WASHINGTON – The United States’ popularity in many countries – including longtime allies in Europe – is lagging behind even communist China.
The image of the U.S. slipped sharply in 2003, after its invasion of Iraq, and two years later has shown few signs of rebounding either in Western Europe or the Muslim world, an international poll found.
“The U.S. image has improved slightly, but is still broadly negative,” said Andrew Kohut, director of the Pew Research Center for the People & the Press. “It’s amazing when you see the European public rating the United States so poorly, especially in comparison with China.”
In Britain, which prides itself on its “special relationship” with Washington, almost two-thirds of Britons – 65 percent – saw China favorably, compared with 55 percent who held a positive view of the United States. In France, 58 percent had an upbeat view of China, compared with 43 percent who felt that way about the U.S. The results were nearly the same in Spain and the Netherlands, the Pew poll found.
The United States’ favorability rating was lowest among three Muslim nations that are also U.S. allies – Turkey, Pakistan and Jordan – where only about one-fifth of those polled viewed the U.S. in a positive light. Only India and Poland viewed the U.S. more positively than they viewed China.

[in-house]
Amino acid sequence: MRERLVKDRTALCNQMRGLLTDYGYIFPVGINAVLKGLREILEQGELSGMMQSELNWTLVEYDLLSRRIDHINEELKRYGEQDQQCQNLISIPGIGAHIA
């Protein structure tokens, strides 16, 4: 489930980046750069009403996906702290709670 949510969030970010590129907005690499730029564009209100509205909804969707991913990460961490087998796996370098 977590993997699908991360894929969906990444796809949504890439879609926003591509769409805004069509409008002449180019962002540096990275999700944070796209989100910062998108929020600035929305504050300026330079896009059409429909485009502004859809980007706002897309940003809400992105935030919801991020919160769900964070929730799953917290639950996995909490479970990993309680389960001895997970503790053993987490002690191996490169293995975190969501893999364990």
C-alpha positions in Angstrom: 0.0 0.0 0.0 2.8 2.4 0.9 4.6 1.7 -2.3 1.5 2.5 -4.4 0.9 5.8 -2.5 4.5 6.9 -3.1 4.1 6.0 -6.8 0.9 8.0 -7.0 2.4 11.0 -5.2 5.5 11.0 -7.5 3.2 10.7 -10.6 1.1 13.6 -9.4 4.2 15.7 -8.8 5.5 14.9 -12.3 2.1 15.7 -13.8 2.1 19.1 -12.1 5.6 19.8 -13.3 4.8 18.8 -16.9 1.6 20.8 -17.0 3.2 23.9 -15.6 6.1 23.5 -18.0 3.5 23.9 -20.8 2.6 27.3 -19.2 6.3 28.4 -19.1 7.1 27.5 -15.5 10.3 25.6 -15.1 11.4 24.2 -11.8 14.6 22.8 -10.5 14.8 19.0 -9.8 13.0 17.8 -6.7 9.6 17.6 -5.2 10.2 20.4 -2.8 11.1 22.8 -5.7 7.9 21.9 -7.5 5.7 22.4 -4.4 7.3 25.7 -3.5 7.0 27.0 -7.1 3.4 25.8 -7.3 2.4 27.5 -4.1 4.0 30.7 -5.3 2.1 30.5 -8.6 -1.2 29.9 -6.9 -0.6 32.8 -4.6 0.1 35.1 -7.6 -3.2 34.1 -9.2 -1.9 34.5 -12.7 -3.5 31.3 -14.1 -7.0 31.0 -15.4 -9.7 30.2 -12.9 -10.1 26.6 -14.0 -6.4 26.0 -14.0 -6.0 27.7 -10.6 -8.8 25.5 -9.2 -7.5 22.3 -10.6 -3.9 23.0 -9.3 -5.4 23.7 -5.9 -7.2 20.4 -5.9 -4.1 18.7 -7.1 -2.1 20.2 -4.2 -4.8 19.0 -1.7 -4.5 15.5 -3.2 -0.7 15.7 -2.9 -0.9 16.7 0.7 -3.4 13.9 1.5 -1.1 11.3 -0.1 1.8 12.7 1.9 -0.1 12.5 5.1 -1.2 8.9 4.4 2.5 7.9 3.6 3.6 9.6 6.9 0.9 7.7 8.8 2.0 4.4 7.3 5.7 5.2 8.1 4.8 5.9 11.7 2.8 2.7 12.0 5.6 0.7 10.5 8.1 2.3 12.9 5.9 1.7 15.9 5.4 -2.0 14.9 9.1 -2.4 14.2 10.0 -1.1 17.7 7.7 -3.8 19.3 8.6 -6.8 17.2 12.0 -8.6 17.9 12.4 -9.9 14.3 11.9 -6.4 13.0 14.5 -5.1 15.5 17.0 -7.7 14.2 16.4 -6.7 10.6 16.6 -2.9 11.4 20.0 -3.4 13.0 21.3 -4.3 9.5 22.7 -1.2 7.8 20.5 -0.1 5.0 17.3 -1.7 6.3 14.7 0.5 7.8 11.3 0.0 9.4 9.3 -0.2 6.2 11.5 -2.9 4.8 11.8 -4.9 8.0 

“Clearly, with or without this poll we know we have a public diplomacy challenge, and that challenge is not lessening by the day,” said State Department spokesman Adam Ereli.
He said the United States is trying to combat that image problem, citing the frequent travels of Secretary of State Condoleezza Rice, who was ending a six-day swing through the Middle East and Europe on Thursday.
The poll found suspicion of the United States in many countries where people question the war in Iraq and are growing leery of the U.S.-led war on terror.
“The Iraq war has left an enduring impression on the minds of people around the world in ways that make them very suspicious of U.S. intentions and makes the effort to win hearts and minds far more difficult,” said Shibley Telhami, a senior fellow at the Brookings Institution.